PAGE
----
Chef Job Descriptions have an important role to play both before and after you recruit a chef. Job Descriptions set out the standards of work which apply to your position and a set of reasonable boundaries which apply to the job. They often form the basis, if not the entire boilerplate text, of chef job contracts too. If you’re employing chefs then you need chef job descriptions.
Chef Job Descriptions Vs Chef Job Advertising
As a sidebar, we’ve discussed the issue of Chef Job Descriptions in Chef Job Advertising elsewhere, so please do take a look, but the short version is that using Job Descriptions raw in your advertising copy is a terrible approach if you’re serious about attracting top culinary talent. Our advice is: don’t do it, that’s really not what job descriptions are designed to do.
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The focus in this section is to provide useful and actionable information you can use when writing Chef Job Descriptions for your business and the nature of the Job Descriptions we’re offering help with is very much of the old school variety. In an age of chef scarcity there are real issues with this approach that it’s only fair to warn you about upfront, so we strongly recommend reading this and perhaps even this before proceeding with the more orthodox approach covered in these pages.
Job Description Scope and Detail
Chef Job Descriptions vary greatly in both content and scope. As a Chef Recruitment Agency we’ve worked with job descriptions which are so light on detail as to be barely worth the trouble of writing and, at the other extreme, so detailed, so specific, so lengthy, so granular and so all encompassing that we think, it’s safe to say, that any chef signing up to them is signing onto a job description that, on any given day, they’ll find themselves in breach of at least several clauses within.
One important thing to bear in mind about these documents is that, to be useful, these job descriptions shouldn’t be so detailed that, before accepting them, your chefs would feel obliged to run them by a solicitor. At them same time they do need to be detailed enough to set out the scope and standards of work to be achieved, and standards of conduct to be observed in the workplace. That said there are, in most jurisdictions, codes of conduct legally applicable to the workplace which it’s unnecessary to duplicate in your Chef Job Description.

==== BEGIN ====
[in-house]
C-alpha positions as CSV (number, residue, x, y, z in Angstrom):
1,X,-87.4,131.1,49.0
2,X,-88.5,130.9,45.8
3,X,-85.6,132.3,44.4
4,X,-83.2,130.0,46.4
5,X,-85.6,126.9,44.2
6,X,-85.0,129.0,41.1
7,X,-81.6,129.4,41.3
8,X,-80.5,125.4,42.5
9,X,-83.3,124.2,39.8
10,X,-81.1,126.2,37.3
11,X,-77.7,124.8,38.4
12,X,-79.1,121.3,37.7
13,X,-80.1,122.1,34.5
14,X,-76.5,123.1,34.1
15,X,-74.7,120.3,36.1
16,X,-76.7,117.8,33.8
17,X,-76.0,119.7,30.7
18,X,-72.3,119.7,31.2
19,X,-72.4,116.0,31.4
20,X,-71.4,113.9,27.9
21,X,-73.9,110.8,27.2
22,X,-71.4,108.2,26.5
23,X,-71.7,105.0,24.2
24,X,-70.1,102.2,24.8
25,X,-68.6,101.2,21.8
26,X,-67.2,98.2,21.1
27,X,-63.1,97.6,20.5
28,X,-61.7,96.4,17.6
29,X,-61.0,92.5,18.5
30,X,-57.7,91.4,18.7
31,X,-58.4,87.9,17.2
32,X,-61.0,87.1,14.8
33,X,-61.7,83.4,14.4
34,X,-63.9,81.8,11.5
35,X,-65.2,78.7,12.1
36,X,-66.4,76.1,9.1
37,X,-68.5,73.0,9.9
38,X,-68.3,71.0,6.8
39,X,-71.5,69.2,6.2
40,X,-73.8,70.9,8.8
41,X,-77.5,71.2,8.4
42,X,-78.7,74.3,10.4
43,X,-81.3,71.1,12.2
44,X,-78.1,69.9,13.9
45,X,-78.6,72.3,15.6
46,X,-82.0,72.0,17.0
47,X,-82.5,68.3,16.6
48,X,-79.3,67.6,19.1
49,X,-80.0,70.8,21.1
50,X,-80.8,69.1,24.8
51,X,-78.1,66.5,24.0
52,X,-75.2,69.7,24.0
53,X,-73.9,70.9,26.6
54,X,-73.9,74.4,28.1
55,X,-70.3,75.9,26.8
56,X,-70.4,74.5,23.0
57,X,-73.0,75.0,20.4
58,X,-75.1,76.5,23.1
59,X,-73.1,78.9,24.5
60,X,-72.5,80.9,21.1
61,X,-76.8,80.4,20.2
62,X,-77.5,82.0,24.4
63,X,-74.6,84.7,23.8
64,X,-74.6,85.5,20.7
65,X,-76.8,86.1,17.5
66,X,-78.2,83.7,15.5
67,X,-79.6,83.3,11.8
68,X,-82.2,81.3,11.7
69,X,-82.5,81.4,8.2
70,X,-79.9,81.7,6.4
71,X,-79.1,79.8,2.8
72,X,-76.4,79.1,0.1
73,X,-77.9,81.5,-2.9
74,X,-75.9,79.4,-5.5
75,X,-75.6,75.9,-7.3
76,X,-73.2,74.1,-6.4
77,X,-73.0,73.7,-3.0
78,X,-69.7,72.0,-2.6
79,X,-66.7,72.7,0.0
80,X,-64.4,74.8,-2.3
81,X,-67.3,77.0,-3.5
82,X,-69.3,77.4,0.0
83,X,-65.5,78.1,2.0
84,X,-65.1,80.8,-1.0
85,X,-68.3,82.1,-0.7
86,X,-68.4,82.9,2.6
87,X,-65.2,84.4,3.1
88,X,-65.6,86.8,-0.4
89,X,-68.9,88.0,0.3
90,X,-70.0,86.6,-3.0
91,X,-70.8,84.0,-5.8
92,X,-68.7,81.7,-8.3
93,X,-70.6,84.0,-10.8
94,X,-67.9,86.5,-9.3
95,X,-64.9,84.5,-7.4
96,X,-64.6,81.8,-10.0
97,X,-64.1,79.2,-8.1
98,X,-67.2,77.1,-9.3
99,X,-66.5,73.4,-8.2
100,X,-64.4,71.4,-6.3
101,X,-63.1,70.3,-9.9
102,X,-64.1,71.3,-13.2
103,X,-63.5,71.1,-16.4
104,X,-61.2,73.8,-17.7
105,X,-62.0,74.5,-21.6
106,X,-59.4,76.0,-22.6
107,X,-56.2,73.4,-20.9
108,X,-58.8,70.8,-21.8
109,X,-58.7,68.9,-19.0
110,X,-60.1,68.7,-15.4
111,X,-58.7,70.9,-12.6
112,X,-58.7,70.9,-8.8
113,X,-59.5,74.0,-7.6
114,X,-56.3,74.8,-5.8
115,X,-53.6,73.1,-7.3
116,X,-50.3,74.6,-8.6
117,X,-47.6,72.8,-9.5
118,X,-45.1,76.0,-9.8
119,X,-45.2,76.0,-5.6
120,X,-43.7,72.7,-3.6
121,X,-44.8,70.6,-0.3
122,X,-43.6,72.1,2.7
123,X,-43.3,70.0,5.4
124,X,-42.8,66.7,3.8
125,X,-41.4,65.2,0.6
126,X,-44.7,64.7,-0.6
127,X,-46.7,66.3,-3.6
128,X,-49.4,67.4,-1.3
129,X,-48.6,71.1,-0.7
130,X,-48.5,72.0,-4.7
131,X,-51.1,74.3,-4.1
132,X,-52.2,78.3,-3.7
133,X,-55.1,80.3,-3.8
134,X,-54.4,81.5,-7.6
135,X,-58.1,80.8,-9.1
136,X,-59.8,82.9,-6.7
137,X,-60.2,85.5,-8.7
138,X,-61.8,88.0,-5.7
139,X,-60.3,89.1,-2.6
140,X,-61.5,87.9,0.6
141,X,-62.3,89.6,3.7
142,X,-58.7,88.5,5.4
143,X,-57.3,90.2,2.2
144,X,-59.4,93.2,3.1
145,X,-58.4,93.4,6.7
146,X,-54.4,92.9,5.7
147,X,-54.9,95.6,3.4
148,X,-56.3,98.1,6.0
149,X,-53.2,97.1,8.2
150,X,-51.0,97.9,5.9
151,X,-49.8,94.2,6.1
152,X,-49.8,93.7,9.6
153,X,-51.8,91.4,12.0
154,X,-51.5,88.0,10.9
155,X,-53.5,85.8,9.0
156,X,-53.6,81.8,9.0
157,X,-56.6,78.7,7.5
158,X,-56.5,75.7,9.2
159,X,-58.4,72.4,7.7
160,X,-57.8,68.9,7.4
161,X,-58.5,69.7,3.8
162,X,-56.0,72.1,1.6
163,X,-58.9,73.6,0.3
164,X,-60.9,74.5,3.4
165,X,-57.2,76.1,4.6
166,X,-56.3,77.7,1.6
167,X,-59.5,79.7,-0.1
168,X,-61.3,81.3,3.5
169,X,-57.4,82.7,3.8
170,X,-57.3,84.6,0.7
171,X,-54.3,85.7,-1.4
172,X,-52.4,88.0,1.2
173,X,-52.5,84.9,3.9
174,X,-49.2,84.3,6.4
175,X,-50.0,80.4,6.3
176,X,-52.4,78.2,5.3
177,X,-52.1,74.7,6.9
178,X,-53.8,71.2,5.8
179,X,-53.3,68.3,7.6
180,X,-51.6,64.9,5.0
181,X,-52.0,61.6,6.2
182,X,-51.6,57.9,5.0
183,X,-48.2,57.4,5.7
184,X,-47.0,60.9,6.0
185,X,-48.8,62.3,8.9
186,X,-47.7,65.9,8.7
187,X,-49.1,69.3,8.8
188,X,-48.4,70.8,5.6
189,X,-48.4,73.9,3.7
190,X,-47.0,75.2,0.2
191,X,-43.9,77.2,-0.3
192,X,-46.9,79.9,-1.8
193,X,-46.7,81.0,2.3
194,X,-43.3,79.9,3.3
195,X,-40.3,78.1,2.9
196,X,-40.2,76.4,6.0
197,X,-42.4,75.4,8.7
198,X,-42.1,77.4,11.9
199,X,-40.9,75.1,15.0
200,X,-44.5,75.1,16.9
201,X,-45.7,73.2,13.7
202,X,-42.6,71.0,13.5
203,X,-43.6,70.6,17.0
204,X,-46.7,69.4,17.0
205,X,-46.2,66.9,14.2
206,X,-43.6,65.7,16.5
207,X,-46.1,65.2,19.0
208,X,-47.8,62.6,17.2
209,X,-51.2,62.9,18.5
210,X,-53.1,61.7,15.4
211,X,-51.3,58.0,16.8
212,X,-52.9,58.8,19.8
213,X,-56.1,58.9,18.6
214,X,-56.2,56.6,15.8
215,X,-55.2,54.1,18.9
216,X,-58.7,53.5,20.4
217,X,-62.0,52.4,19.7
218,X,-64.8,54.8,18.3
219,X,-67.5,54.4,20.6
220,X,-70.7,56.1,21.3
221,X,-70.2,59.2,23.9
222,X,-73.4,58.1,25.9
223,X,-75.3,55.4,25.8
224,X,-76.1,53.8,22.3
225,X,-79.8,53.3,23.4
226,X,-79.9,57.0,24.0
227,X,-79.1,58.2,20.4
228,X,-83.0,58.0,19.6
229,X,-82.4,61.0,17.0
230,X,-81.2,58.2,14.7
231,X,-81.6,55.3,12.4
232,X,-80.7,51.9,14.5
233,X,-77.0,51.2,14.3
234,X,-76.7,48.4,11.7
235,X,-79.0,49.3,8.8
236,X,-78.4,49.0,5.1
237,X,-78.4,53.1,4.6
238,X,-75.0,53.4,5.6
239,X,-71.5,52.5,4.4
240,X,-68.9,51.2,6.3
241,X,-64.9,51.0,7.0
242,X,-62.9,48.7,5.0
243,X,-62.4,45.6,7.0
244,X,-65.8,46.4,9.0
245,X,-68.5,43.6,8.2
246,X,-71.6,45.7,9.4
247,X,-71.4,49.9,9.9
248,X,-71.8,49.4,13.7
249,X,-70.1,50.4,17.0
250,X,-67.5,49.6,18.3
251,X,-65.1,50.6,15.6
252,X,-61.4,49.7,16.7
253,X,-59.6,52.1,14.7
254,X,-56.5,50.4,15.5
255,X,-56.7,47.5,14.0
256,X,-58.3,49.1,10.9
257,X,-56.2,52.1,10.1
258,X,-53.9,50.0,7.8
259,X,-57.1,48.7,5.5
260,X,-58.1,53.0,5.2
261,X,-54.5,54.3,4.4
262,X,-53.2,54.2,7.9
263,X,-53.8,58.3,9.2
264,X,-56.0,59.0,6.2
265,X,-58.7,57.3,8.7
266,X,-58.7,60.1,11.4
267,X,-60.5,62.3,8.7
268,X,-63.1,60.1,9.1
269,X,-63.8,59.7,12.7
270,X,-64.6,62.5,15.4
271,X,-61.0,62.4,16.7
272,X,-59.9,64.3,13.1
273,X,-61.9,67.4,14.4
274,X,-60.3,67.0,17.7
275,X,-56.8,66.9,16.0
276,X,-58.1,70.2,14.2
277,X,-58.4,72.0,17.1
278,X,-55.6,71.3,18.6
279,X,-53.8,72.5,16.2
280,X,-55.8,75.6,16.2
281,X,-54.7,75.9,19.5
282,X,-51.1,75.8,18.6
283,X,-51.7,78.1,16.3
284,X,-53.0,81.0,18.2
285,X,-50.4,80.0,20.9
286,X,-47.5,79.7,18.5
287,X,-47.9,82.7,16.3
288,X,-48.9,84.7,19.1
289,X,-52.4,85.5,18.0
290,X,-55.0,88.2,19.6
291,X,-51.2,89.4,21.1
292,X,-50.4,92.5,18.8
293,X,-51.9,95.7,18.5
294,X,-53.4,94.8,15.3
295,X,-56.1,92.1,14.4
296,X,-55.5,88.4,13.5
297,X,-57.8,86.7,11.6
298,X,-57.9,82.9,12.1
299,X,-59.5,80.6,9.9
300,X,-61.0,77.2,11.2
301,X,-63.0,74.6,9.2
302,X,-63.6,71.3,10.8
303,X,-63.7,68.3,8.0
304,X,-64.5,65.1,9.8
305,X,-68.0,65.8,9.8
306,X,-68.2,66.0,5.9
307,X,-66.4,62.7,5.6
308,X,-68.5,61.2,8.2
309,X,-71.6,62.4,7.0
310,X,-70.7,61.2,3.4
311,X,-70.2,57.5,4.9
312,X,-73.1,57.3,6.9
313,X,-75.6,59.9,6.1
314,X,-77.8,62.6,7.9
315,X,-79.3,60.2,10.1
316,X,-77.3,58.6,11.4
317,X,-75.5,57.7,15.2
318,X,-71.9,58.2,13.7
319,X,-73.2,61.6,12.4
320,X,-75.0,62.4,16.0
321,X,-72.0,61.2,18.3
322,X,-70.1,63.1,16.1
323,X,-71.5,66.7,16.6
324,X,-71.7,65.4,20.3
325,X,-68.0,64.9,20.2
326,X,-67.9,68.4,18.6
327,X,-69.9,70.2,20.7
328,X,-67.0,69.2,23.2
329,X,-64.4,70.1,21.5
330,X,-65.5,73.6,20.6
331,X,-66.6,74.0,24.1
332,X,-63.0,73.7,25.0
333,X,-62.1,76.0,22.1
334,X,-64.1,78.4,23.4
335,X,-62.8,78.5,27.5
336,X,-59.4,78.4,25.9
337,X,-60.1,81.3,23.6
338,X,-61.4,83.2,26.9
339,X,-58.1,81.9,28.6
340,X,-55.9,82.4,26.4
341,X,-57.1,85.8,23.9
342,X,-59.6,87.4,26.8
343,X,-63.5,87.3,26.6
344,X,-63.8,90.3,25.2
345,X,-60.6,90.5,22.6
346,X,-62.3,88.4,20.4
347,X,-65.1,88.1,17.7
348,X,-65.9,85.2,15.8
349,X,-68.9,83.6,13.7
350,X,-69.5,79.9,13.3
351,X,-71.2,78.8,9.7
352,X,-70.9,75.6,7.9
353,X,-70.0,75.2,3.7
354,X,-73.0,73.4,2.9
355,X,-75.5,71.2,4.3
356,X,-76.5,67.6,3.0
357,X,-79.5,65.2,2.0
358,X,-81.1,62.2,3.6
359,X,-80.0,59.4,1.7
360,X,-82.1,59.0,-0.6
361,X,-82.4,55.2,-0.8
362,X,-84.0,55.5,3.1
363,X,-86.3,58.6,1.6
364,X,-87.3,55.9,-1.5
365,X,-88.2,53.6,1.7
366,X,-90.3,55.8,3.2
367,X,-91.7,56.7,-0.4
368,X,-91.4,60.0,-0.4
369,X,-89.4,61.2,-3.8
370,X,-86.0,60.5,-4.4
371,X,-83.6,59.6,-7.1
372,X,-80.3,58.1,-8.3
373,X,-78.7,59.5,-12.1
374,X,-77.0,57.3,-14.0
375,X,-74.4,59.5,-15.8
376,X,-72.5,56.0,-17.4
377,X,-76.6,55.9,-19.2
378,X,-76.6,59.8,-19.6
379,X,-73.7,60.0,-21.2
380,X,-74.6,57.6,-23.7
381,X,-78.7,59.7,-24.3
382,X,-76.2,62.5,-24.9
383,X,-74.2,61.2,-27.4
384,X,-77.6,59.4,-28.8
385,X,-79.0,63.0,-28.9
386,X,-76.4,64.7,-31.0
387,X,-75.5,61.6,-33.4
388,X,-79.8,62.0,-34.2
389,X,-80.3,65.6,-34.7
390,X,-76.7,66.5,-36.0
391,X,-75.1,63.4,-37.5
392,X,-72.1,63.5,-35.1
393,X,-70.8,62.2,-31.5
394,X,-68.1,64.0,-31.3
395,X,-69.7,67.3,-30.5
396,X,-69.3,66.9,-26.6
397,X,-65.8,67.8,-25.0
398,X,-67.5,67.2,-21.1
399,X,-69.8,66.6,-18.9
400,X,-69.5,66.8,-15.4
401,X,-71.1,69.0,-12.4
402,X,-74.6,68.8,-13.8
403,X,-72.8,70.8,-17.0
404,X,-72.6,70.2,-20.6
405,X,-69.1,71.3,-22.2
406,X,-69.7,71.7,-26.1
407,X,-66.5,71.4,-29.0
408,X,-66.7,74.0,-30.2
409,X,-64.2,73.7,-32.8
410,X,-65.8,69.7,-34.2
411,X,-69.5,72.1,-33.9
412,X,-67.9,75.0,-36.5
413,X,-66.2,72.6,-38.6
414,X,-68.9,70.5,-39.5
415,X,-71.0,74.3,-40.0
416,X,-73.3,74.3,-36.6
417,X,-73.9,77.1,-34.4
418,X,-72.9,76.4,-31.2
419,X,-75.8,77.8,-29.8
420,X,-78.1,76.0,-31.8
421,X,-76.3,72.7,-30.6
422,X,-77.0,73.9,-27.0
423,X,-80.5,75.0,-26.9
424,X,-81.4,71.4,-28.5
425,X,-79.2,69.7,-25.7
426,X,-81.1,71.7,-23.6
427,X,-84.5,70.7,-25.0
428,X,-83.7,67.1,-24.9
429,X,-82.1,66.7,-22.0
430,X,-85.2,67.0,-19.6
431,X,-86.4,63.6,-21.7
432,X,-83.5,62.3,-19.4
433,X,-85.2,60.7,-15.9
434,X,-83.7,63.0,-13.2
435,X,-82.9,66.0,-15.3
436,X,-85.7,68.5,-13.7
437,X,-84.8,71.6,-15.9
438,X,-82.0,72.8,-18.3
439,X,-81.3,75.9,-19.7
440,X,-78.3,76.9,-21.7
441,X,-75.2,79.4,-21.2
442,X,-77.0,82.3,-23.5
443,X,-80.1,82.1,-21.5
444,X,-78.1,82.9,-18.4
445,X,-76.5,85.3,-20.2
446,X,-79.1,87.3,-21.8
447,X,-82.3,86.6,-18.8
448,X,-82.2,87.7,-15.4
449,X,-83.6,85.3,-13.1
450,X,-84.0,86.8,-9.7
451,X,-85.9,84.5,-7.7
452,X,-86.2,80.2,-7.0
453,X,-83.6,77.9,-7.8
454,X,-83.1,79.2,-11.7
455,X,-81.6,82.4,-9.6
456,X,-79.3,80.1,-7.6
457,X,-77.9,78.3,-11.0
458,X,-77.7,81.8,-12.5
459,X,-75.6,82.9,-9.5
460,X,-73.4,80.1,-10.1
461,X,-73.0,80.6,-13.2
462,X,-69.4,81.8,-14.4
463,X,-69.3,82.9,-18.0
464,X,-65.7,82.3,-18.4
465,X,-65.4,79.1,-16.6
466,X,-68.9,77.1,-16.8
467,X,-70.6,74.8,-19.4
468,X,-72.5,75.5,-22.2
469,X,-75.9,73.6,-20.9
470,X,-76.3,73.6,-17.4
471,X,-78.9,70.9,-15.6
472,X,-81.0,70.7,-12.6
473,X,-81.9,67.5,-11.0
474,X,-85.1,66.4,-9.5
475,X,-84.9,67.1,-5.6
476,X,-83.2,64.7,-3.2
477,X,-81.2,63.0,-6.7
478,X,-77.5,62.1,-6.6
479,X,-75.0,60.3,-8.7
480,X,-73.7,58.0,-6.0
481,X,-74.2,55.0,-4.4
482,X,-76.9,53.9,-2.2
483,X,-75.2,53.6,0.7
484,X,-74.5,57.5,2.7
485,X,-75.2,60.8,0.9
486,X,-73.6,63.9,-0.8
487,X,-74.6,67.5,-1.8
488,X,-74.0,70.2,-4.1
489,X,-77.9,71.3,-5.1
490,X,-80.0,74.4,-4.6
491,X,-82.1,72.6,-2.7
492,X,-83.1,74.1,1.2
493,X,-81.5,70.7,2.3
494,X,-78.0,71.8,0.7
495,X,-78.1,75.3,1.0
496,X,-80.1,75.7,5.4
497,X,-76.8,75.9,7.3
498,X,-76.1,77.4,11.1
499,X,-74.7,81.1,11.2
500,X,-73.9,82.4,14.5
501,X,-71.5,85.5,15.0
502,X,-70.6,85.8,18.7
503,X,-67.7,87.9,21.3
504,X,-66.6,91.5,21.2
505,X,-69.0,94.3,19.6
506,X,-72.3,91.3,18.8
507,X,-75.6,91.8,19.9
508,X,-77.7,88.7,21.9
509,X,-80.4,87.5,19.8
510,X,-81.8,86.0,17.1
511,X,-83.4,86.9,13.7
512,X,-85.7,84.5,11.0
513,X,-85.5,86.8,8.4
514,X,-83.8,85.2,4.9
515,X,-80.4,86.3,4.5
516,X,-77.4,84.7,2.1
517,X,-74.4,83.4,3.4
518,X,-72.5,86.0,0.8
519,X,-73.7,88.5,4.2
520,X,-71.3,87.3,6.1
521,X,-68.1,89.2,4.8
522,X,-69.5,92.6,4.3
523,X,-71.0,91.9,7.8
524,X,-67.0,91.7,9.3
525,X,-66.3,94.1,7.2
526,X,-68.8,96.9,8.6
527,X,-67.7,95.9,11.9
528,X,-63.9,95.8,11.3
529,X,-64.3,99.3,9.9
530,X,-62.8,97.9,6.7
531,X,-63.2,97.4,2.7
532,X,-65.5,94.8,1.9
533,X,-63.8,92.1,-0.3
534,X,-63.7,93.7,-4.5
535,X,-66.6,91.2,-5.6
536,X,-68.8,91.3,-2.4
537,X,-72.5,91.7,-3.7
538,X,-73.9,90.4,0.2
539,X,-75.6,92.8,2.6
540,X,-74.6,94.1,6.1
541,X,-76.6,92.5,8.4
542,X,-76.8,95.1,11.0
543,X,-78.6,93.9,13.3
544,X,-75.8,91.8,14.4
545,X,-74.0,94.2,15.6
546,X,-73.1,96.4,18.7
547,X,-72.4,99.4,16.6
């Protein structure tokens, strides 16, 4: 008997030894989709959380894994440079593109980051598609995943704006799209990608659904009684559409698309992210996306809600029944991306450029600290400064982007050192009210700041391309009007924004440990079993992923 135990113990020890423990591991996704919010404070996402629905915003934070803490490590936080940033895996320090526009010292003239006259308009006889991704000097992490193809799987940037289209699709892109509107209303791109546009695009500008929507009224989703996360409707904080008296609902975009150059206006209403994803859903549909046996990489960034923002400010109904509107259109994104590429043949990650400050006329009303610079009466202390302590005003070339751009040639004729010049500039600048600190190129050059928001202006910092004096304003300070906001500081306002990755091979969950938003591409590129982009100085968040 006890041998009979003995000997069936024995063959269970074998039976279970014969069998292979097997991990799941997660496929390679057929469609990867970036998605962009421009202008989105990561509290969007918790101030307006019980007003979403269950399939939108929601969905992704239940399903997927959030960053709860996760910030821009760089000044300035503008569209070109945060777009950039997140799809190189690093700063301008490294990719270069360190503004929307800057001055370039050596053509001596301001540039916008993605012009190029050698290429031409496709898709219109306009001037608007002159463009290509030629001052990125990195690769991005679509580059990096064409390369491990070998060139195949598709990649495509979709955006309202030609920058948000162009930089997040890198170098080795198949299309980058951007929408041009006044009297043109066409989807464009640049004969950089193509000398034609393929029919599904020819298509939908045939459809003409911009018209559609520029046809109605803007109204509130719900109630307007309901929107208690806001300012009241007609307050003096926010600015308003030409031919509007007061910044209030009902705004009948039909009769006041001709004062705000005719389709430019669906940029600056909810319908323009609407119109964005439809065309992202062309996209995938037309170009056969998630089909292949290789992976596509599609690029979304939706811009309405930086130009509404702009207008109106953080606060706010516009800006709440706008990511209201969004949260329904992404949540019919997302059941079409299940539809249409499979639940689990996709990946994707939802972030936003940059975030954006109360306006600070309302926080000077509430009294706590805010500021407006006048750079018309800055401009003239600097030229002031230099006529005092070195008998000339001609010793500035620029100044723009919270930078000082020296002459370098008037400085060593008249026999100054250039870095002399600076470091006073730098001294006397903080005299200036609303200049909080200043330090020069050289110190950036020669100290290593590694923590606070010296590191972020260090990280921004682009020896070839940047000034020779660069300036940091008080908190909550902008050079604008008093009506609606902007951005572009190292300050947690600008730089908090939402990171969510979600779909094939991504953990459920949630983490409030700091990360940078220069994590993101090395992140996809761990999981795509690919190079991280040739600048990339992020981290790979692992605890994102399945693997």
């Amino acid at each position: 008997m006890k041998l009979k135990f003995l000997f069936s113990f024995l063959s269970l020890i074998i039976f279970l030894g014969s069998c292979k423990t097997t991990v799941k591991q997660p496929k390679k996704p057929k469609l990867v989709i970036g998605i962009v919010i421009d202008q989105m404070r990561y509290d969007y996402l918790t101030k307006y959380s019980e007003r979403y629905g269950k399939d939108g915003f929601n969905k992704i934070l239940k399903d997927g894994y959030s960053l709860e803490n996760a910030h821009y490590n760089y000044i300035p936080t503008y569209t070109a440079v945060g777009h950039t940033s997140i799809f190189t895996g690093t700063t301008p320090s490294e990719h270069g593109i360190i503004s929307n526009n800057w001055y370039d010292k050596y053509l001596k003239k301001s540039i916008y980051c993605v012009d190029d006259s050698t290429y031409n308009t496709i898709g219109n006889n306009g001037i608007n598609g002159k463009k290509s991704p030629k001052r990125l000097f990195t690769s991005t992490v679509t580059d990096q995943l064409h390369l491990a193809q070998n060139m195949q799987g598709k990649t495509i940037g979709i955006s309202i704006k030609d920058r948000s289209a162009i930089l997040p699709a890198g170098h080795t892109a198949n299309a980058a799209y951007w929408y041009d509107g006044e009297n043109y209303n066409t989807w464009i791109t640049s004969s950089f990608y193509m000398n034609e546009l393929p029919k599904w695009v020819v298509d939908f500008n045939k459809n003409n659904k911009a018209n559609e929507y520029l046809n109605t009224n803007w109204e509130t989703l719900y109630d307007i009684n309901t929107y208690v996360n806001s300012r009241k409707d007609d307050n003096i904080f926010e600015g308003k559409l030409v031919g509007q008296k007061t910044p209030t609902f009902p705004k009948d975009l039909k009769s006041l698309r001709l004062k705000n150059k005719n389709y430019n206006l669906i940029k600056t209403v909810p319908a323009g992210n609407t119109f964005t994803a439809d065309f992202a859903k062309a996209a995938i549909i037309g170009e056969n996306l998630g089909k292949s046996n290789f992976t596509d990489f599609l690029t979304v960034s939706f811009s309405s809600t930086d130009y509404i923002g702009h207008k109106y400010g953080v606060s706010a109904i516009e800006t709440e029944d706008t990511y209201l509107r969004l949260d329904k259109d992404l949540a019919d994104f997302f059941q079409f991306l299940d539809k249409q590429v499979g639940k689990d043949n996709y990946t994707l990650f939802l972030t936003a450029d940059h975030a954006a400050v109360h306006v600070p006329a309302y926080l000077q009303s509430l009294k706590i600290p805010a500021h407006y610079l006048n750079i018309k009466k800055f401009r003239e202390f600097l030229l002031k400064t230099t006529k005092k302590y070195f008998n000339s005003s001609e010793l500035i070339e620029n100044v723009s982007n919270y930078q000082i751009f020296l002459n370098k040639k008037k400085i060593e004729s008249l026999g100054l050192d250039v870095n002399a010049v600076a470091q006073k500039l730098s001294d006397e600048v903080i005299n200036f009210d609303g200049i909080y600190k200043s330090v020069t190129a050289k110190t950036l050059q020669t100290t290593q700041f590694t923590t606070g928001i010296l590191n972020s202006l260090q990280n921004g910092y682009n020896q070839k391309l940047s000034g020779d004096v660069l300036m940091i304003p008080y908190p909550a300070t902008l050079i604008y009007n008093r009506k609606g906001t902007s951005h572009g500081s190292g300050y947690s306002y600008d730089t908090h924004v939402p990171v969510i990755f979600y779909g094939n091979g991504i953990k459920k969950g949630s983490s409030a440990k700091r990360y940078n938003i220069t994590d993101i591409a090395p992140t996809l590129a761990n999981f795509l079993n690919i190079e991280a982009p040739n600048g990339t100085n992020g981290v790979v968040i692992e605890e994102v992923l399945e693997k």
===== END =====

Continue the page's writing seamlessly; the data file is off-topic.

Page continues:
Employers and Catering Managers in hospitality businesses are often so pressed for time that they either neglect to have any Chef Job Descriptions or else search for generic job descriptions which they hope will “do the job.” This isn’t an approach we recommend. You really need to properly define the roles, responsibilities and standards which apply to your business and ensure that any job description complies with the laws to which you and your business are specifically subject.
That noted we do understand that you need to begin you project somewhere. That’s why we’ve made available “sample” down-loadable Chef Job Description templates that you are free to consult and use to help get you past that initial obstacle of “blank page syndrome.” However once you’re past that point do remember to do your due diligence on each and every job description, or have it done for you by an employment law specialist, before putting them into practice.
Depending on where you intend to begin we suggest you take a look at the following pages. They each contain a “sample” downloadable Chef Job Description template.
The most senior role within any kitchen. This is the person responsible for all aspects of the kitchen, for all the kitchen staff and who is ultimately responsible for their own and their staff’s KPI’s. For more details, and a sample Executive Head Chef Job Description click here.
In smaller business the Head Chef is analogous to an Executive Chef. In larger and more complex catering operations this position in immediately beneath the Executive Chef. For more details, and a sample Head Chef Job Description click here.
Operating immediately above Chef De Partie level and reporting directly to, according to context, either a Head Chef, or Executive Chef the Sous Chef’s responsibilities are an almost equal distribution of the operational and the supervisory. For more details, and a sample Sous Chef Job Description click here.
Chef De Partie
The Chef De Partie is responsible for a specific section within the kitchen and while this job is overwhelmingly operational in larger kitchens it often involves a supervisory component too. For more details, and a sample Chef De Partie Job Description click here.
To learn more about TOPCHEFS and to obtain full and up-todate information how we can help you find the chefs you need call us on (01) 633 4053. In the business of managing your chef catering recruitment, it’s the only number you’ll ever need!